No Label CDR
peeesseye percussionist and junk sculptor Fritz Welch is now based in Glasgow,
where he's teamed up with local guitar hero Neil Davidson
for two slabs of teeth-grinding improv
as rough and ready as the recycled cardboard cover they come in.
There's a Chadbournesque playfulness to such cottage industry packaging,
but there's little of Dr Eugene's wacko fun in the music,
which is tough, often ugly stuff, the aural equivalent of a Brillo Pad.
Fibre rich and filling, but lumpy. Like porridge. Dan Warburton Paris Transatlantic
Irrespective of how the music sounds, today’s CDr deserves a mention here simply because of the way it is packaged. Remember how shops used to remove the disc from CD packaging on their shelves so that they could not be stolen, and then file the disc behind the counter in a card sleeve? I’m not definite, but I think that With Lumps, the new duo album by the percussion/acoustic guitar duo of Fritz Welch and Neil Davidson respectively recycles these old card sleeves- so that the name of the disc once housed in the sleeve in a shop is still written in marker pen on one side, with a With Lumps sticker pasted over the other side. My copy then (which I suspect might have been carefully chosen by Mr Davidson!) used to contain a Michael Bolton album called Vintage. I’m pleased to say that it doesn’t any longer.
The sleeve actually holds a forty minute long album spilt into four tracks of straight up free improvisation that is all acoustic, and yet often quite noisy while also busy and bustling without really sounding that dated. Welch uses what I am guessing is a full drum kit here, but he doesn’t ever really ‘play’ the drums in a traditional manner, choosing instead to scrape and rub and rattle things around, so creating a set of vaguely industrial sounds. Davidson pretty much attacks his acoustic guitar any way you can without ever plucking a string. His instrument buzzes more than it chimes, groans and crashes more than it twangs and strums. The four pieces are all similar in style, studies in dirty, gritty sounds that layer together and infect each other so that it becomes hard to tell one musician’s sounds from the other.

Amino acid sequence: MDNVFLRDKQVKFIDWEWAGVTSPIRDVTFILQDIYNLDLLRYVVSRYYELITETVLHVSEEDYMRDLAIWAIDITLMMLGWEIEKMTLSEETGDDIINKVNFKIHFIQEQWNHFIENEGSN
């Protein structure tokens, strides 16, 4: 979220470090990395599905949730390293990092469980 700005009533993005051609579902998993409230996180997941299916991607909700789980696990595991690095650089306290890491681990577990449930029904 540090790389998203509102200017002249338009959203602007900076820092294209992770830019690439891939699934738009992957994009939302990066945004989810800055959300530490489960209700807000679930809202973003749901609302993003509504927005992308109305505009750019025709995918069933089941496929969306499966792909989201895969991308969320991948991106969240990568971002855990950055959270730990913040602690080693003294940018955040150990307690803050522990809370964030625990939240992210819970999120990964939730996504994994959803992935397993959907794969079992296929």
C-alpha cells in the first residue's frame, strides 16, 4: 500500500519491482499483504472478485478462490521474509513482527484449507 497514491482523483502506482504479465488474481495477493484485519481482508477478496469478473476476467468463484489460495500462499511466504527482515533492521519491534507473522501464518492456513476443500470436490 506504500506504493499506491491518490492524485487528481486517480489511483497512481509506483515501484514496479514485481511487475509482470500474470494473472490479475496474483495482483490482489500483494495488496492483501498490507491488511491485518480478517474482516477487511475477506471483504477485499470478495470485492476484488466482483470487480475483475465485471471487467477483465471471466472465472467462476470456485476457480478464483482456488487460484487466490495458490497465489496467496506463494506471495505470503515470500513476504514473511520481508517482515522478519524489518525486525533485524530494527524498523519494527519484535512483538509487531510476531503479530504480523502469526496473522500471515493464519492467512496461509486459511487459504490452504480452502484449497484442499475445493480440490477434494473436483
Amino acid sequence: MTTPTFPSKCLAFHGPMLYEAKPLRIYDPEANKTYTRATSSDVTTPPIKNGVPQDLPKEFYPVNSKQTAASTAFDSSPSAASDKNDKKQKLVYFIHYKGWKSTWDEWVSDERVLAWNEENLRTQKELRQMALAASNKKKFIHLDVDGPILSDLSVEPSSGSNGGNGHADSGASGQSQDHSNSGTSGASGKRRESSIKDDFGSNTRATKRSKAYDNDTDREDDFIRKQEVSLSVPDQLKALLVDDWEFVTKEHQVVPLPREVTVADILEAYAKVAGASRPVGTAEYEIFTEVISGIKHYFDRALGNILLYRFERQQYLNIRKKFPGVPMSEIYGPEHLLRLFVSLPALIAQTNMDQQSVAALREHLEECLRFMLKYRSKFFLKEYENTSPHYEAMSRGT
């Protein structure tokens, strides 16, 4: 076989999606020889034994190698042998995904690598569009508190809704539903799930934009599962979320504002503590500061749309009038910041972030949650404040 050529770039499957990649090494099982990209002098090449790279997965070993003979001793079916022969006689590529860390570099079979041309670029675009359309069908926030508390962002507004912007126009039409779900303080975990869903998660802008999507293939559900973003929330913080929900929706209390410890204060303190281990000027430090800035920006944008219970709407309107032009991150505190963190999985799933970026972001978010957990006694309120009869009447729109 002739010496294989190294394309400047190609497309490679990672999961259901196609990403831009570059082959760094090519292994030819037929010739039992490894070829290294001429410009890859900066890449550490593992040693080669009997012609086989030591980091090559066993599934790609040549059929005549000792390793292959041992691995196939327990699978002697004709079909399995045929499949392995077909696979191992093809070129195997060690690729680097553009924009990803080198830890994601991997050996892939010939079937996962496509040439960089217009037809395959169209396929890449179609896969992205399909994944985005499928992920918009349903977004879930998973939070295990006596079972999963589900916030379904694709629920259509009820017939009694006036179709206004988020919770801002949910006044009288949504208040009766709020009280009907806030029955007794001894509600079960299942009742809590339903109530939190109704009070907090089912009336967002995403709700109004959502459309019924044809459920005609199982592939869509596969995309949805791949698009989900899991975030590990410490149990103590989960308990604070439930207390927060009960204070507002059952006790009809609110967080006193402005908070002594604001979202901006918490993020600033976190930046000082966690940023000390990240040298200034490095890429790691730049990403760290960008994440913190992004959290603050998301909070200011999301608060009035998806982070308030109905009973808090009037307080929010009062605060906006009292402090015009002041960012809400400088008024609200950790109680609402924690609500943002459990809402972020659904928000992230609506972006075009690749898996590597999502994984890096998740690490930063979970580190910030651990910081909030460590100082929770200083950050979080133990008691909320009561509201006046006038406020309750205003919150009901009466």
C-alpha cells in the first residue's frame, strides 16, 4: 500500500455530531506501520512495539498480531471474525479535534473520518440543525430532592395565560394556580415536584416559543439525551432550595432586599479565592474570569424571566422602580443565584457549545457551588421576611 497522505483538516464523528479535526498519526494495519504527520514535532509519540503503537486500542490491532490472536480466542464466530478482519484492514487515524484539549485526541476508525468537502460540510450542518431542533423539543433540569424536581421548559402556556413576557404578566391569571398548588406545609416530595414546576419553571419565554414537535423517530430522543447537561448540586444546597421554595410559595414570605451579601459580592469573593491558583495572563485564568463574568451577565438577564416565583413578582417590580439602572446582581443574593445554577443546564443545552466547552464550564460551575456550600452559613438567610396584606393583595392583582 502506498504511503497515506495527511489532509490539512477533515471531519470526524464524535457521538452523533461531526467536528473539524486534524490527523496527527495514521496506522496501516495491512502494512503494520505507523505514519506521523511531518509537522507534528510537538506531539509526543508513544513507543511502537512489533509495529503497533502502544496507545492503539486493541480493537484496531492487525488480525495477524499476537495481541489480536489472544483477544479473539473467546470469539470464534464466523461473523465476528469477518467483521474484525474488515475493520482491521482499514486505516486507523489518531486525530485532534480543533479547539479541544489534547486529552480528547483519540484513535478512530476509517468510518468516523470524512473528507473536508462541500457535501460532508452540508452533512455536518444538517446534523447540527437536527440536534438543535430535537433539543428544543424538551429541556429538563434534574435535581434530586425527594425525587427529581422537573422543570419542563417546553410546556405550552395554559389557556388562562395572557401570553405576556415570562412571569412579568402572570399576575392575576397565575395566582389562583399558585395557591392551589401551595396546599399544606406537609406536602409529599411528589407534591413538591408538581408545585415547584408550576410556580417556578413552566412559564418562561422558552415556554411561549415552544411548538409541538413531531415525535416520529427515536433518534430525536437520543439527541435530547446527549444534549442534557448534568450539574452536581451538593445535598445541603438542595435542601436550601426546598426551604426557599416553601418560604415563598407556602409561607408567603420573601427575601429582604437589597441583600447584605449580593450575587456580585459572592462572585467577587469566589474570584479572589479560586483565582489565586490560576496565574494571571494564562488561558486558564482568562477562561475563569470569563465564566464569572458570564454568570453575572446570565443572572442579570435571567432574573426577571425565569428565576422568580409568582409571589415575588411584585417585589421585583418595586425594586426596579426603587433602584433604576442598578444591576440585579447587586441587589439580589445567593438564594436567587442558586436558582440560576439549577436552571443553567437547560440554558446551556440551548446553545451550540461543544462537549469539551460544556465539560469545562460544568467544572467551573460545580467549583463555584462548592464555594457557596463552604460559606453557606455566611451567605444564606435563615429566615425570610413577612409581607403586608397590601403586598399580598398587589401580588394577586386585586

The recording here isn’t that great, its all a bit cloudy and murky, and trying to pick sounds apart becomes even harder, but turned up loud the music sounds great, a kind of lo-fi Will Guthrie set, bristling with activity, but all jagged, metallic sounds, often so much happening at once, but with enough spaces appearing when things calm down that tiny glimpses of chiming metal or softly bowed wood come through.
Its difficult to know what else to write about this one. Its a thoroughly honest, bare-bones recording of two musicians and friends getting together to play. There is no indication anywhere as to whether the music might have been played in a concert setting or not, but there is little in the way of editing and certainly no post production here. From the packaging to the recording quality to the harsh finish to many of the sounds, this isn’t a polished work, and it lays no claims to greatness- I doubt that many copies have been made- but its also not just a bit of fun, this is seriously played music by two friends that enjoy working together. If you are a fan of improvisation, can look beyond colourful digipacks, mastering credits and marketing campaigns and just want to hear a recording of two musicians communicating with each other very nicely through a set of scratchy, scraping sounds then you can do a lot worse than give this one a try. The disc is available directly from Neil Davidson, whose website is here. Richard Pinnell Watchful Ear